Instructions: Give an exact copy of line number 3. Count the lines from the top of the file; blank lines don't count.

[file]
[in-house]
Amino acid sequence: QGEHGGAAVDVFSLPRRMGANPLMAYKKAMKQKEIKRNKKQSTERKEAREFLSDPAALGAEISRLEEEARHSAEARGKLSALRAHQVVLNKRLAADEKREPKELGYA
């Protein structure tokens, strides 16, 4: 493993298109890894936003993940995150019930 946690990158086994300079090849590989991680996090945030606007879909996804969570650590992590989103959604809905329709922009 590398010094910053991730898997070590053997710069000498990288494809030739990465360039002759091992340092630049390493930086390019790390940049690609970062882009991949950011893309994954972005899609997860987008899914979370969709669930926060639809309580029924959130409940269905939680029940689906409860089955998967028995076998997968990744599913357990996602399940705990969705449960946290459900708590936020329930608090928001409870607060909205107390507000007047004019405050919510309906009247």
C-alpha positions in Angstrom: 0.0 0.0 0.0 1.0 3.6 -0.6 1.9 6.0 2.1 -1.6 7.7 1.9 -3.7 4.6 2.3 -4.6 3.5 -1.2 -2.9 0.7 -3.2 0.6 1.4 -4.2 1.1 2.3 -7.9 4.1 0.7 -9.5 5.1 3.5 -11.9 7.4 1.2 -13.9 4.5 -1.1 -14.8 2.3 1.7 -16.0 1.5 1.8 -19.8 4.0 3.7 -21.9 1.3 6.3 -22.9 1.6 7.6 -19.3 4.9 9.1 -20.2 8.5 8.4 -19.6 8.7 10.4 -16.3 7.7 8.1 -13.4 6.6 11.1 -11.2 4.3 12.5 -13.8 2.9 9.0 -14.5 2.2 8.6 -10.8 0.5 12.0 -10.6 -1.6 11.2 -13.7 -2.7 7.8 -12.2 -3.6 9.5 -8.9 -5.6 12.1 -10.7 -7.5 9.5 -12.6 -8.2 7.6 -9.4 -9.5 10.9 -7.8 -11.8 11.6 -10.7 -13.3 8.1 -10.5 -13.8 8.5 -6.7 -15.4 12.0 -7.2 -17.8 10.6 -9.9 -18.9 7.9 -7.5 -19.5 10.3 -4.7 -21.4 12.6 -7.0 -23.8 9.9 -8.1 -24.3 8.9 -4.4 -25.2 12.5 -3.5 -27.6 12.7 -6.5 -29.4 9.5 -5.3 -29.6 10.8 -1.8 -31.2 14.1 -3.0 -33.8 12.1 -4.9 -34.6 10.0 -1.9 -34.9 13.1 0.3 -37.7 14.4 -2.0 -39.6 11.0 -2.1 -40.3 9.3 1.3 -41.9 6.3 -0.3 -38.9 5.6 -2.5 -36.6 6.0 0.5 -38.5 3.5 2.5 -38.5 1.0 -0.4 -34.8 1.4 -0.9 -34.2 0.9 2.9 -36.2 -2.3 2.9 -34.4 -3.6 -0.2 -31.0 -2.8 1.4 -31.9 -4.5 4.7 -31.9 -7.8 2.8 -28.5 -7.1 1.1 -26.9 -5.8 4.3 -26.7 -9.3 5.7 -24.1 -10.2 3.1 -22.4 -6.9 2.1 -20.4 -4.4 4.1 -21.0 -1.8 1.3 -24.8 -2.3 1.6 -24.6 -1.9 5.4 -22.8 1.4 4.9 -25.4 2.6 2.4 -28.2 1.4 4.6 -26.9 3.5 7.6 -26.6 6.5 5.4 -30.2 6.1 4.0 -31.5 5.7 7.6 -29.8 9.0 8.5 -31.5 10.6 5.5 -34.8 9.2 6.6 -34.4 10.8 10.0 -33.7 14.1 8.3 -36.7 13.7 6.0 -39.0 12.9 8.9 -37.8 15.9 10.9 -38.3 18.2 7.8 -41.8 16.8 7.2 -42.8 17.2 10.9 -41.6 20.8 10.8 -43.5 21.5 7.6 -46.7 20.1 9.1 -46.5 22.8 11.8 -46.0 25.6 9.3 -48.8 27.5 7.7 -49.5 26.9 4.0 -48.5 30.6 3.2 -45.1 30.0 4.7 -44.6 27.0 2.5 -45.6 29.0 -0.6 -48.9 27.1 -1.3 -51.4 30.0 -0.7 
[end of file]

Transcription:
């Protein structure tokens, strides 16, 4: 493993298109890894936003993940995150019930 946690990158086994300079090849590989991680996090945030606007879909996804969570650590992590989103959604809905329709922009 590398010094910053991730898997070590053997710069000498990288494809030739990465360039002759091992340092630049390493930086390019790390940049690609970062882009991949950011893309994954972005899609997860987008899914979370969709669930926060639809309580029924959130409940269905939680029940689906409860089955998967028995076998997968990744599913357990996602399940705990969705449960946290459900708590936020329930608090928001409870607060909205107390507000007047004019405050919510309906009247």